Kennan’s Warning on Ukraine
Ambition, Insecurity, and the Perils of Independence
Latin America is prone to political instability, but Peru belongs in a category of its own. On December 7, Dina Boluarte was sworn in as the country’s sixth president in as many years. Hours earlier, her unpopular and hapless predecessor, leftist President Pedro Castillo, had tried to shut down the Peruvian Congress and rule by decree. This was all in an attempt to avoid a looming impeachment vote in Congress and prosecution on half a dozen criminal charges. In the maelstrom that followed, the police and the military refused to back Castillo. He was impeached and arrested, and Boluarte, until then the vice president, replaced Castillo, following the constitutional line of succession.
The dizzying pace of events was not unusual for Peru, where one other president has been impeached and two have resigned under pressure since 2018. But the scope and scale of the violence that has followed Castillo’s impeachment and Boluarte’s ascension to power is new—and marks a tragic escalation of Peru’s years-long political crisis. Three in four Peruvians disapproved of Castillo’s chaotic presidency, which pursued no discernible policy agenda besides Castillo’s persistent effort to avoid prosecution. Castillo swapped out a cabinet minister, on average, every six days. A majority of Peruvians also rejected his attempt to suspend the constitution. But an even larger share disapprove of the Congress, which is filled with self-serving factions under investigation for corruption. Right-wing members of Congress, who never publicly accepted Castillo’s 2021 election—baselessly alleging it was the outcome of fraud—are celebrating his downfall. At the same time, tens of thousands of Peruvians have taken to the streets in the country’s rural Andean highlands, Castillo’s birthplace and his last bastion of support. They are calling for Congress to be shut down and for general elections to be held immediately, which would require Peruvians to go to the polls roughly three years ahead of schedule.
The protests have escalated quickly. Some demonstrators have kidnapped and injured police, burned courthouses and prosecutors’ offices, and attacked journalists and ambulances attempting to circumvent roadblocks. Police have responded brutally and disproportionately, firing live rounds at nonviolent protesters and passersby. At least 50 people have died in the crackdown so far, including minors as young as 15. Many have died at the hands of police and some have died as roadblocks impeded ambulances. Eighteen Peruvians, including one police officer, were killed in a single day, January 9, as police retook control of an airport occupied by protesters in the southern city of Juliaca. Boluarte—who has not done all in her power to hold the police accountable for their use of disproportionate force—has seen her public support plummet. Already politically isolated, she has drawn right-wing legislators ever closer, despite their tone-deaf and hostile response to the protests.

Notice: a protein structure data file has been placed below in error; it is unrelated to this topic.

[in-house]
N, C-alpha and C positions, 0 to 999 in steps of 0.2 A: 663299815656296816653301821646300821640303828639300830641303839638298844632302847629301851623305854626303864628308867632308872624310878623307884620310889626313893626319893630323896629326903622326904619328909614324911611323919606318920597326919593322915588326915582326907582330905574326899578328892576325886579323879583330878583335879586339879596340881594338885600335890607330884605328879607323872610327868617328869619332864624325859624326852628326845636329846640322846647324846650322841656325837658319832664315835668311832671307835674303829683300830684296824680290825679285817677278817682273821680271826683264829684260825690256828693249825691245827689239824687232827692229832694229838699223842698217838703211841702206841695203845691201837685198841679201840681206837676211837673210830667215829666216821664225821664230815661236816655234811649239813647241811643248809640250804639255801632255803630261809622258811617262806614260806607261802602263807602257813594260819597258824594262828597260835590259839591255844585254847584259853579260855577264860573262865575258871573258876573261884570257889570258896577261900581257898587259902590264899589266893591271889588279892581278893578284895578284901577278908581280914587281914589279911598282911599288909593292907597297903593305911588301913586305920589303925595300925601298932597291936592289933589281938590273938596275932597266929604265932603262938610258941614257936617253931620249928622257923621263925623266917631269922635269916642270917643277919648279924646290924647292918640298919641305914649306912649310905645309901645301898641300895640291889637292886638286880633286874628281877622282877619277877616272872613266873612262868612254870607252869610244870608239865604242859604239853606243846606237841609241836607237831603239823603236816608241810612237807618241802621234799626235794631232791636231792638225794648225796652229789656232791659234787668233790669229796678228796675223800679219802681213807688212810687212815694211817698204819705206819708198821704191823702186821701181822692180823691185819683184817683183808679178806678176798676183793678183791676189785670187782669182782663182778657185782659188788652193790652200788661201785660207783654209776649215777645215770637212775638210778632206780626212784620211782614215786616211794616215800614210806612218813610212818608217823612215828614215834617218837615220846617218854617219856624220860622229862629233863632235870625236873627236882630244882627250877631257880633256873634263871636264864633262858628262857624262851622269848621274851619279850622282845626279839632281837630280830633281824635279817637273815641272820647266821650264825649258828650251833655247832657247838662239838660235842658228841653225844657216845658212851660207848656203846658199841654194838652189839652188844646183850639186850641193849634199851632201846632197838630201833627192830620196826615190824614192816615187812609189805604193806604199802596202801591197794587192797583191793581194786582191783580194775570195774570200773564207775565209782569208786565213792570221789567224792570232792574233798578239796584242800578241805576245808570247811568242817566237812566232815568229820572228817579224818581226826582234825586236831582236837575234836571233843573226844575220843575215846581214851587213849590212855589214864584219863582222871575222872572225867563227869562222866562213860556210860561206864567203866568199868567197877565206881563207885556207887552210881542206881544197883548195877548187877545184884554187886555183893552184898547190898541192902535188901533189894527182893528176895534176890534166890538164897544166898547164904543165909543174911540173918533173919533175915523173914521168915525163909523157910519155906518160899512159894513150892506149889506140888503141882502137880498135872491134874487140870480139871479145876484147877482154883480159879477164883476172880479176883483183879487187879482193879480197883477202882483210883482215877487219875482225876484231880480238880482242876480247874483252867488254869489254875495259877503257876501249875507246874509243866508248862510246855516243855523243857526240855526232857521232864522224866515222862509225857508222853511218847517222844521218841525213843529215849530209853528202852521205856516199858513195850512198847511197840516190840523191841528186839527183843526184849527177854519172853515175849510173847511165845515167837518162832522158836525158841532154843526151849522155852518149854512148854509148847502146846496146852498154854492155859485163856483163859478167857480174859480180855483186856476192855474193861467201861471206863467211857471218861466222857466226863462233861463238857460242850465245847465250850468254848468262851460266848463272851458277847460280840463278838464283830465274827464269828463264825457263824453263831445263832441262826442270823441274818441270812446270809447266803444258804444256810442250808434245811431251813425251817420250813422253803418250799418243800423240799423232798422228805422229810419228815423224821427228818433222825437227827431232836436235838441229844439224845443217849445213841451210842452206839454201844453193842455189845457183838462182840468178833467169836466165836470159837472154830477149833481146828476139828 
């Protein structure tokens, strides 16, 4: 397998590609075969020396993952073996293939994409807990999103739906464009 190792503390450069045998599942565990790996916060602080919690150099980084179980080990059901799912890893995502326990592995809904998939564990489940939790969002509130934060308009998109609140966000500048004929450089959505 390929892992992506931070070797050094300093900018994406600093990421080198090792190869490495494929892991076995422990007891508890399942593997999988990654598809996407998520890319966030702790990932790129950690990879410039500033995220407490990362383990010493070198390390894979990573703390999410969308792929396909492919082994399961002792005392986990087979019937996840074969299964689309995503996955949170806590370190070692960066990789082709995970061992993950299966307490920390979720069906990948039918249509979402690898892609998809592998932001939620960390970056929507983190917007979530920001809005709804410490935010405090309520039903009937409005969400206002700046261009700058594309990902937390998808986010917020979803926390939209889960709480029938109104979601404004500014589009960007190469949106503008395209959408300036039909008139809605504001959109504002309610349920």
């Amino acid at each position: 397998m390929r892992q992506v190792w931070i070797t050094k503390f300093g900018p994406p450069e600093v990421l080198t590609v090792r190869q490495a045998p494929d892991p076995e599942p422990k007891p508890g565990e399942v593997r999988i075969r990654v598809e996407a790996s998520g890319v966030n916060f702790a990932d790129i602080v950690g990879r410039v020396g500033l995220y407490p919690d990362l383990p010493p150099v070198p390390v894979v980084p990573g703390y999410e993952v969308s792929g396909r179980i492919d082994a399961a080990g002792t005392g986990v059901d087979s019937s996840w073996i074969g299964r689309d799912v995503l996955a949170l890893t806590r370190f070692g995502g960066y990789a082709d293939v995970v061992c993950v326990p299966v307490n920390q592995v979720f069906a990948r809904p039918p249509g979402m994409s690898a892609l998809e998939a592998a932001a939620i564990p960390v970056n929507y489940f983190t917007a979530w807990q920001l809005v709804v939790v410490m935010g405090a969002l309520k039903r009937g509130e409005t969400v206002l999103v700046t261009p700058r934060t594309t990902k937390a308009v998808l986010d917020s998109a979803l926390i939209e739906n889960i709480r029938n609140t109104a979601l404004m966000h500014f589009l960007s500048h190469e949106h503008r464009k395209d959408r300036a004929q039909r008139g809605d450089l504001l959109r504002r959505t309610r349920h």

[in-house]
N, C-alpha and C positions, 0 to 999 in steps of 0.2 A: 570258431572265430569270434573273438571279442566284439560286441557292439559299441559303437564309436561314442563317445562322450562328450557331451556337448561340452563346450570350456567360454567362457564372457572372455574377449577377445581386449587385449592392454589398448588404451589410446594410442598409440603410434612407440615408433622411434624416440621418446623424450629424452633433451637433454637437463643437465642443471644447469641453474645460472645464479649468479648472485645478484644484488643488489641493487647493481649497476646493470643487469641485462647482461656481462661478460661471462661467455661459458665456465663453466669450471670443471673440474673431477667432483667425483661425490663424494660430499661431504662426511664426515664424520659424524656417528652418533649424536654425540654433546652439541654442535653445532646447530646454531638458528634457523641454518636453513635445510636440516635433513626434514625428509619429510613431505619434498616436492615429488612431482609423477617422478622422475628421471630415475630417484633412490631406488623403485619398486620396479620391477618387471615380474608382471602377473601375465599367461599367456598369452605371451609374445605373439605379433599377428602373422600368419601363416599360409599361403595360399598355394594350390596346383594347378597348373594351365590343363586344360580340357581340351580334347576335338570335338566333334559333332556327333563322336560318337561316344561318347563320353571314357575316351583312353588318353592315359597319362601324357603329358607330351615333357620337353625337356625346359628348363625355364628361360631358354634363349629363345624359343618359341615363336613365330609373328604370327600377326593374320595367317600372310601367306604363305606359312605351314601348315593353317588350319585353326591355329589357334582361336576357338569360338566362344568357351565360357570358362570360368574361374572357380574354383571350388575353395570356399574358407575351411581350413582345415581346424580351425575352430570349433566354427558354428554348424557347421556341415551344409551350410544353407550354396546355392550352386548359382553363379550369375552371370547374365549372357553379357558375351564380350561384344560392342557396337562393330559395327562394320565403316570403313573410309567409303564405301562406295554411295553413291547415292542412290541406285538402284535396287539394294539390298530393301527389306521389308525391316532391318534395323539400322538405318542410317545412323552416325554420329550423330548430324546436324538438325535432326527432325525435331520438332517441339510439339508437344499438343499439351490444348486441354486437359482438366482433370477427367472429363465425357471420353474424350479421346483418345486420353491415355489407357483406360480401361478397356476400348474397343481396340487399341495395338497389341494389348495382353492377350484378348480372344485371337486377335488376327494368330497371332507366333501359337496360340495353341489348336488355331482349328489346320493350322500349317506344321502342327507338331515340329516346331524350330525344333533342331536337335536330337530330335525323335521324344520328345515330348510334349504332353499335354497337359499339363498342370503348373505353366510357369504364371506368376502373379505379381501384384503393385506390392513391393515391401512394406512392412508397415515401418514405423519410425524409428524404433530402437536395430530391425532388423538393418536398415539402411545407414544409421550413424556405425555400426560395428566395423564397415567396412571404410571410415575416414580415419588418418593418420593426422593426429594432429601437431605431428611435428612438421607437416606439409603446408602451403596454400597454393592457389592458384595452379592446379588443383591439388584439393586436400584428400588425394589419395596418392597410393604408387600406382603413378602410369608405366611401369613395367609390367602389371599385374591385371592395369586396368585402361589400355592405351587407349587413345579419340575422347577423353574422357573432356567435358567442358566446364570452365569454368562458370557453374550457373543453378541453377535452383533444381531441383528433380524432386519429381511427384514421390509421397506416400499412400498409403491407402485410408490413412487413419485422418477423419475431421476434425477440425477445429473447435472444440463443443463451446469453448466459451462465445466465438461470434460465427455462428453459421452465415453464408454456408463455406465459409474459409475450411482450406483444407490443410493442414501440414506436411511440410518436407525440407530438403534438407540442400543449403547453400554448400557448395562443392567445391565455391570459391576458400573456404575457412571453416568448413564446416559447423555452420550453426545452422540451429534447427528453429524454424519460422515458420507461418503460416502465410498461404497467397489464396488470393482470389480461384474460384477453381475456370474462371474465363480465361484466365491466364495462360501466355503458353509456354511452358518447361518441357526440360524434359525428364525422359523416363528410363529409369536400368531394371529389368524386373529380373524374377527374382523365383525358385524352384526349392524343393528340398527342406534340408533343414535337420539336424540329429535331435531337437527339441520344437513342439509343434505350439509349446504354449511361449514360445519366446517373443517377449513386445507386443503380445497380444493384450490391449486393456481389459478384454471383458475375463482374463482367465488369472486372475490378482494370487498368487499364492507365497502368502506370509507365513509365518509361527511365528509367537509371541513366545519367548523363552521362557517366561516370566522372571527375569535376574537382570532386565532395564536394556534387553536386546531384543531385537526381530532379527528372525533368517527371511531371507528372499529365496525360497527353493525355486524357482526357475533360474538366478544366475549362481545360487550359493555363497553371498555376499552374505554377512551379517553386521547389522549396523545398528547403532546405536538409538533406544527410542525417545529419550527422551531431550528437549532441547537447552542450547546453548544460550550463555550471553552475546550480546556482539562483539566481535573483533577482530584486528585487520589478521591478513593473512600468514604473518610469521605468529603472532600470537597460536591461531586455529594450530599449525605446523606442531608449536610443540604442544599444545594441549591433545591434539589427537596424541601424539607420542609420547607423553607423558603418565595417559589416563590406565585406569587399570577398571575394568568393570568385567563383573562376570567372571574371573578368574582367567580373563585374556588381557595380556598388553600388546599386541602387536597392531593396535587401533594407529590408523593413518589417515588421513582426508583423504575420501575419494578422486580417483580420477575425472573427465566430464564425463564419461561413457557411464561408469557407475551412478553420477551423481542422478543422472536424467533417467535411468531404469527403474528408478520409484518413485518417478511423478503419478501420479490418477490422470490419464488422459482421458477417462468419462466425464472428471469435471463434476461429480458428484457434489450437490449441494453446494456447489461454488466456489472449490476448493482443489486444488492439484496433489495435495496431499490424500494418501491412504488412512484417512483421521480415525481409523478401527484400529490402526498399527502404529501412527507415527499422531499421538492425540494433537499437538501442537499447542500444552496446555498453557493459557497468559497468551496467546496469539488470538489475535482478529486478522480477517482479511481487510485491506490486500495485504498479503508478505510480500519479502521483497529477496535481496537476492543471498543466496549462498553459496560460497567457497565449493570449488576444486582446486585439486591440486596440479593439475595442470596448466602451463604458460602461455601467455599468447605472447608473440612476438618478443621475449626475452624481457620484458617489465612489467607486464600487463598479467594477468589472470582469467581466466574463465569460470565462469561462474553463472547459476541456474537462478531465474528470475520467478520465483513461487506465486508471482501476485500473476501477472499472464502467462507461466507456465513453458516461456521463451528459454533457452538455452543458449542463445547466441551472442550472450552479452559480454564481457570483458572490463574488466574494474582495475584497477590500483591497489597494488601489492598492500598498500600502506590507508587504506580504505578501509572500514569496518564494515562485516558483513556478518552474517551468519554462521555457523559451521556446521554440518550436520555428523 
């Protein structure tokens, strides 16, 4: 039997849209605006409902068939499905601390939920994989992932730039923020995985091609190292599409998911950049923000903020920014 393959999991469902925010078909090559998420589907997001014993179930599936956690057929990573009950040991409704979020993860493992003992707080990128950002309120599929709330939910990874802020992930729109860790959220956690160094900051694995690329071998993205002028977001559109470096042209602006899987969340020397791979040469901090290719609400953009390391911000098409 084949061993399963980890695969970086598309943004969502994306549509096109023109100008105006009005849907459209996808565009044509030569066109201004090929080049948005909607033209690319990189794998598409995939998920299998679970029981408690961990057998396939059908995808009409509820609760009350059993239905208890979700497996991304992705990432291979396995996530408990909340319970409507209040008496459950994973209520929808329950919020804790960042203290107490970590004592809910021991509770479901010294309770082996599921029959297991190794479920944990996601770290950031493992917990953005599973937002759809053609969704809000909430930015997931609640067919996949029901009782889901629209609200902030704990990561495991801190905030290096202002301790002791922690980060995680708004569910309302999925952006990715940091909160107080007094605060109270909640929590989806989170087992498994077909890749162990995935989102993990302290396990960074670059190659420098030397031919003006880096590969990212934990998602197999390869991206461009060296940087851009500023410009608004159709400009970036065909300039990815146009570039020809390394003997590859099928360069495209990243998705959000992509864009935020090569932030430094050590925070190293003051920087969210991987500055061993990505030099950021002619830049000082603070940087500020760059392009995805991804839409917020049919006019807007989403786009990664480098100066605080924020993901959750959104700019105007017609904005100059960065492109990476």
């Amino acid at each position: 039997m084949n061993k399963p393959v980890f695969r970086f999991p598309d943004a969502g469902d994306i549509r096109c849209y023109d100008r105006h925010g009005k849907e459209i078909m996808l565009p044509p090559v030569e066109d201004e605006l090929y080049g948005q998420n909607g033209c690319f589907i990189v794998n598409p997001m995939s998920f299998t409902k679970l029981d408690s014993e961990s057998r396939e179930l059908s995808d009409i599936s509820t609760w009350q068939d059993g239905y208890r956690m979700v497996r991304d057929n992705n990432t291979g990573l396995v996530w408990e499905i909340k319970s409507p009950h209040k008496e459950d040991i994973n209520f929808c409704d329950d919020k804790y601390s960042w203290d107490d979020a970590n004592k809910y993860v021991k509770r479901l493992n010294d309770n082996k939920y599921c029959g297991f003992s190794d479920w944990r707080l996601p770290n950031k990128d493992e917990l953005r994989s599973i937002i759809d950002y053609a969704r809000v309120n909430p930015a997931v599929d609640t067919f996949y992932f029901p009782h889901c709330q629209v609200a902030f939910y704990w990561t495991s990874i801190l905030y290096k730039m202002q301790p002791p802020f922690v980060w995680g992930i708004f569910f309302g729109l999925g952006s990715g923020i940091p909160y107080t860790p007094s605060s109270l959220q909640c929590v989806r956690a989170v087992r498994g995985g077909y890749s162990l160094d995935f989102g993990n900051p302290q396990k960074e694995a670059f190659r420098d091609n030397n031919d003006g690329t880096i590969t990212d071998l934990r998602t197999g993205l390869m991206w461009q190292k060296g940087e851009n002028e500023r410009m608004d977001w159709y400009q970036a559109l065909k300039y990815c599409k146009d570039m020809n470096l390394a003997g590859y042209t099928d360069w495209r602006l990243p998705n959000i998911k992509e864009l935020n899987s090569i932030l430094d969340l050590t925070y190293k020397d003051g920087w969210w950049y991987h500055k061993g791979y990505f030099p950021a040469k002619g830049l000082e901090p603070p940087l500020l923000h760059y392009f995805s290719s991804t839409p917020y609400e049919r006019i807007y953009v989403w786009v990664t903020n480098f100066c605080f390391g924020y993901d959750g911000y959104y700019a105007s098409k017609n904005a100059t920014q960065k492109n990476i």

Under popular pressure, Congress has tentatively voted to speed up general elections to April 2024—two years ahead of schedule but far too late for most Peruvians. Tensions are likely to persist until Congress takes a final vote in February on a new election timeline. Boluarte and Congress simply lack the legitimacy to lead.
Yet Peru’s troubles go deeper than the conflict over the election calendar. Even if the president and the entire Congress resigned tomorrow, democratic erosion would likely persist. That is because Peru is afflicted by a more serious issue: the weaponization of checks and balances by both branches of government. It is too easy for Congress to impeach the president and for the president to shut down Congress. Until reforms prevent the president and Congress from abusing their powers to rein in each other, Peru will continue to spiral.
Peru’s history was not fertile ground for the creation of a stable democracy. Economic inequality as well as racism against the country’s sizable Indigenous minority has long undermined Peruvians’ civil rights. From the 1980s to the early 1990s, Shining Path, a brutal Maoist insurgency, wreaked havoc on civilians and battled a merciless state-led counterinsurgency campaign. The scars of the conflict remain, as does the yawning gap in welfare between Peru’s most prosperous cities and the impoverished countryside, where one in five Peruvians lives.